$140,000 for “very serious” femur fracture.

On August 29, 2013, the BC Supreme Court assessed damages for a serious femur injury and moderate wrist in jury.

In Han v. Chahal the plaintiff pedestrian was injuries when she was struck by the defendant’s vehicle while walking in a marked cross walk.  The defendant was found fully responsible for the crash.  The plaintiff suffered a variety of injuries the most serious of which was a fractured femur.  Although the Court found some issues with the plaintiff’s reliability as a witness the Court did accept the injury left her with a degree of chronic pain and limited function.  In assessing non-pecuniary damages at $140,000 Mr. Justice Verhoeven provided the following reasons:

[154]     In summary, the plaintiff was physically healthy prior to the accident.  She suffered a very serious injury to her femur and a moderate injury to her wrist.  These injuries have healed uneventfully from a physical point of view, after two surgeries to her leg.  No specific ongoing organic cause for her hip pain has been established.  Although she likely overstates her degree of disability, she has developed chronic pain, in relation to several areas of her body.  She has depression and anxiety.

[155]     Her major complaint of pain is with respect to her left hip.  When she saw Dr. Chin February 3, 2010, about 14 months after the accident, she had 75% to 80% improvement in her orthopedic injuries, but since then she has development several new pain complaints and, overall, her condition has not improved.  Her chronic pain and depression have resulted in altered mood, lack of energy, fatigue, irritability, and some cognitive difficulties.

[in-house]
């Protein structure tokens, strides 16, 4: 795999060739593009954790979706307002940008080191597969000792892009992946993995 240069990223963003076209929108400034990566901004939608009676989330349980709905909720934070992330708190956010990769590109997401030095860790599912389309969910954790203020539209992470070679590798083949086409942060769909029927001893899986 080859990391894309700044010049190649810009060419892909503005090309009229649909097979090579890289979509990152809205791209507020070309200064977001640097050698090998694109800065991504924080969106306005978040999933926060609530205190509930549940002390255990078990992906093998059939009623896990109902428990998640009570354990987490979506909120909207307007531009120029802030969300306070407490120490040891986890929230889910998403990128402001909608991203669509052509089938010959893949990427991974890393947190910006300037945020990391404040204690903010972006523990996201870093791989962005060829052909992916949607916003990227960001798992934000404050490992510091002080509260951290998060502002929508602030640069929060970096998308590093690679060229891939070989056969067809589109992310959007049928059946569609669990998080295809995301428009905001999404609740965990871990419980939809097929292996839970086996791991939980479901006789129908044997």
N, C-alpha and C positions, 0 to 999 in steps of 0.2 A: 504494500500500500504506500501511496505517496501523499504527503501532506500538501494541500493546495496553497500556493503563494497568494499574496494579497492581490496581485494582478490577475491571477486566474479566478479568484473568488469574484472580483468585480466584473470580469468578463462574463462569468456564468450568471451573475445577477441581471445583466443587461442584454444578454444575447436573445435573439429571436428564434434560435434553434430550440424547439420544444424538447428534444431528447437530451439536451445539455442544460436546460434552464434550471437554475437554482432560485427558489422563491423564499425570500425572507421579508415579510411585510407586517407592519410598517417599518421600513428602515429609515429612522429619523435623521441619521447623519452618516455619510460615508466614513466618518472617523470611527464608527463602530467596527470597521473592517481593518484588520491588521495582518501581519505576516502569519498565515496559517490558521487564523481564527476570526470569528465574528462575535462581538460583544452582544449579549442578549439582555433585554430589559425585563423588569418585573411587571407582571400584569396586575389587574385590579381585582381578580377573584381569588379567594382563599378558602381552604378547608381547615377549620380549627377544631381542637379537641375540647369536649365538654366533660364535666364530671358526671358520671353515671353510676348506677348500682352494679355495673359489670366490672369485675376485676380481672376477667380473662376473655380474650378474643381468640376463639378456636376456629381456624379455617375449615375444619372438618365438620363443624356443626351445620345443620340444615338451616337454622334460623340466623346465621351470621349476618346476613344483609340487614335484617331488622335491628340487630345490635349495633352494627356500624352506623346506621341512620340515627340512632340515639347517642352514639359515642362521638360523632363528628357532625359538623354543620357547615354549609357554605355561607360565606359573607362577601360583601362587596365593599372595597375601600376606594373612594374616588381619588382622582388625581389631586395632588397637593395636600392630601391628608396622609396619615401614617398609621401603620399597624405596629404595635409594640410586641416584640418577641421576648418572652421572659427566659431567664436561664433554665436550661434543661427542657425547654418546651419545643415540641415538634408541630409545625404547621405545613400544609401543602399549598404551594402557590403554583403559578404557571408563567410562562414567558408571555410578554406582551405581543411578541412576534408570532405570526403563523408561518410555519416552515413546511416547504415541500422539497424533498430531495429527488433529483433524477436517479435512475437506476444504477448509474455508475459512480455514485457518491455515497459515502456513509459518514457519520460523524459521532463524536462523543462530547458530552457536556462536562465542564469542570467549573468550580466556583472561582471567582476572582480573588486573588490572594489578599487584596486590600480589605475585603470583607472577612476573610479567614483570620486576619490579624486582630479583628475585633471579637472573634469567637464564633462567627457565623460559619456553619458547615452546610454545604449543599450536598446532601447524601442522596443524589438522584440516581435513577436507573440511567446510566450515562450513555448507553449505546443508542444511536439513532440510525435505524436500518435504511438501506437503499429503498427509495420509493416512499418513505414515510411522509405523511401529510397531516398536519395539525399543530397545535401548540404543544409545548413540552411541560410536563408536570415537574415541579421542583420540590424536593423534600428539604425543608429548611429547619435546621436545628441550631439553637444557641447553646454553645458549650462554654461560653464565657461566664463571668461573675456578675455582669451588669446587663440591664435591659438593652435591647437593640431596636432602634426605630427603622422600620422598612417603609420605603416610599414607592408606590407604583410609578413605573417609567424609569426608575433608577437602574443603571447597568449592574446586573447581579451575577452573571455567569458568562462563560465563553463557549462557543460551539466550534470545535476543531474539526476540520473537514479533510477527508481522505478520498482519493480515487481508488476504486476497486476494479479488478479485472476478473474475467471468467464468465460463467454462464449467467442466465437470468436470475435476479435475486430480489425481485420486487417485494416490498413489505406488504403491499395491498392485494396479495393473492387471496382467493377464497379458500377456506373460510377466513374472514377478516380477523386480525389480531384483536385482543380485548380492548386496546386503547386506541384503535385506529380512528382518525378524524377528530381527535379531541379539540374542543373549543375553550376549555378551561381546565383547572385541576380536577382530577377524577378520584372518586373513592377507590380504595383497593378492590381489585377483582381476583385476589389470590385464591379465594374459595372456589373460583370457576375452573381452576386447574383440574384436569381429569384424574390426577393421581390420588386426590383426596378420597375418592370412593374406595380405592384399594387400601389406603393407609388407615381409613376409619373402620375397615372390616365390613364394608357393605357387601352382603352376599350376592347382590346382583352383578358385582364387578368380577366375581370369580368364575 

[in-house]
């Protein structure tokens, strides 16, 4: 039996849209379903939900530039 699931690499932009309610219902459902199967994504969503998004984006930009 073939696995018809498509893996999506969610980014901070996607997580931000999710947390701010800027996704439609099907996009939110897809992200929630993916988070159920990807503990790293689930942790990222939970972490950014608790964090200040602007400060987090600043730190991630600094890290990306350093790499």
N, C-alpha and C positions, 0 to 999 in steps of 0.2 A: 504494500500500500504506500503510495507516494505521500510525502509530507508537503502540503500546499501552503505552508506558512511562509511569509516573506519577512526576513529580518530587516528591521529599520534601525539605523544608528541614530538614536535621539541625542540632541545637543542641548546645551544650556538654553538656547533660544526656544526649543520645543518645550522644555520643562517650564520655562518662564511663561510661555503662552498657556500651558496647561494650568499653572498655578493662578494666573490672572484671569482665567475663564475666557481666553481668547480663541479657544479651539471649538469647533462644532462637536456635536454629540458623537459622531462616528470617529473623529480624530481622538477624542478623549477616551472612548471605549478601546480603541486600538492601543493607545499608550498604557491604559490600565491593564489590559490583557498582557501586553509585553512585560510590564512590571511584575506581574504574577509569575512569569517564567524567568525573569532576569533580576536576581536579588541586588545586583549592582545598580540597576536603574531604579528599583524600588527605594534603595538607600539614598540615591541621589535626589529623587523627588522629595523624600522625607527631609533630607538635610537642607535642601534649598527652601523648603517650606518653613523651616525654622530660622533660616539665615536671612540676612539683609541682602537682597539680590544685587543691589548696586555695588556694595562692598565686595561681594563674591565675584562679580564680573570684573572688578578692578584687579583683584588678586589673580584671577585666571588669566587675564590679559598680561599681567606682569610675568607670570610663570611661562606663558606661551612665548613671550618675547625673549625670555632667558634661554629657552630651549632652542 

[156]     The accident caused a drastic change to the plaintiff’s pre-accident health, lifestyle, and enjoyment of life.  I accept that to date, more than four years post-accident, the plaintiff continues to suffer significantly from the effects of the accident.

[157]     However, the assessment of her loss is complicated by the fact that her evidence is somewhat unreliable.  Further, treatment options have not yet been explored, and the prognosis is uncertain.  There is a substantial risk of pain, suffering, and disability persisting indefinitely.  The preliminary prognosis for complete recovery is negative.  The potential extent of recovery is unclear…

[173]     Having regard to all of the non-exhaustive list of factors commonly considered in relation to assessment of damages for non-pecuniary loss, as set out in Stapley, in the circumstances of this case and bearing in mind the authorities to which I have referred, in my view the appropriate award for non-pecuniary loss is $140,000.